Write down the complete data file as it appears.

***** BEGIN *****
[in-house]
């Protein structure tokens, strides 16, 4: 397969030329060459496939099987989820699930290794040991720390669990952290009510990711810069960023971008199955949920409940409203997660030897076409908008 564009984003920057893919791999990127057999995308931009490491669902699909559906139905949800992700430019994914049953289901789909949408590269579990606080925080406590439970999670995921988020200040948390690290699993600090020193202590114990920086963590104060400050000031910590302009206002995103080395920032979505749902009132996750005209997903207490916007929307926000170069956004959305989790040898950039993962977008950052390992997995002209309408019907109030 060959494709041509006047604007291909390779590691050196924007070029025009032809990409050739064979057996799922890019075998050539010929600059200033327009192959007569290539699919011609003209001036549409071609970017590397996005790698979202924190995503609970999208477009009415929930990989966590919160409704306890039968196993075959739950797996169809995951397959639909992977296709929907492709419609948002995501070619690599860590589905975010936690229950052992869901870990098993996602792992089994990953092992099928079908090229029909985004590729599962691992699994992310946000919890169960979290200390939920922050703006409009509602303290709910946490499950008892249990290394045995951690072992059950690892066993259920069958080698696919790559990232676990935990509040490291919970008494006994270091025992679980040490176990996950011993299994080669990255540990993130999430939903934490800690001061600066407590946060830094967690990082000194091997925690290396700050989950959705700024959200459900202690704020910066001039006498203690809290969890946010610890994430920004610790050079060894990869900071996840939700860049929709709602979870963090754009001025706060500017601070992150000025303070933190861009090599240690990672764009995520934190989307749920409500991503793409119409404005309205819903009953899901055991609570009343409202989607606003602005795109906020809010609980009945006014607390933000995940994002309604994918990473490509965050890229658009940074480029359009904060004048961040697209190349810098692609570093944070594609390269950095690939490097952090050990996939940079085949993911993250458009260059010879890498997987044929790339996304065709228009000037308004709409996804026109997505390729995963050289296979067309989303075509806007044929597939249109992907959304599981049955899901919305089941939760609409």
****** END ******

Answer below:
[in-house]
């Protein structure tokens, strides 16, 4: 397969030329060459496939099987989820699930290794040991720390669990952290009510990711810069960023971008199955949920409940409203997660030897076409908008 564009984003920057893919791999990127057999995308931009490491669902699909559906139905949800992700430019994914049953289901789909949408590269579990606080925080406590439970999670995921988020200040948390690290699993600090020193202590114990920086963590104060400050000031910590302009206002995103080395920032979505749902009132996750005209997903207490916007929307926000170069956004959305989790040898950039993962977008950052390992997995002209309408019907109030 060959494709041509006047604007291909390779590691050196924007070029025009032809990409050739064979057996799922890019075998050539010929600059200033327009192959007569290539699919011609003209001036549409071609970017590397996005790698979202924190995503609970999208477009009415929930990989966590919160409704306890039968196993075959739950797996169809995951397959639909992977296709929907492709419609948002995501070619690599860590589905975010936690229950052992869901870990098993996602792992089994990953092992099928079908090229029909985004590729599962691992699994992310946000919890169960979290200390939920922050703006409009509602303290709910946490499950008892249990290394045995951690072992059950690892066993259920069958080698696919790559990232676990935990509040490291919970008494006994270091025992679980040490176990996950011993299994080669990255540990993130999430939903934490800690001061600066407590946060830094967690990082000194091997925690290396700050989950959705700024959200459900202690704020910066001039006498203690809290969890946010610890994430920004610790050079060894990869900071996840939700860049929709709602979870963090754009001025706060500017601070992150000025303070933190861009090599240690990672764009995520934190989307749920409500991503793409119409404005309205819903009953899901055991609570009343409202989607606003602005795109906020809010609980009945006014607390933000995940994002309604994918990473490509965050890229658009940074480029359009904060004048961040697209190349810098692609570093944070594609390269950095690939490097952090050990996939940079085949993911993250458009260059010879890498997987044929790339996304065709228009000037308004709409996804026109997505390729995963050289296979067309989303075509806007044929597939249109992907959304599981049955899901919305089941939760609409």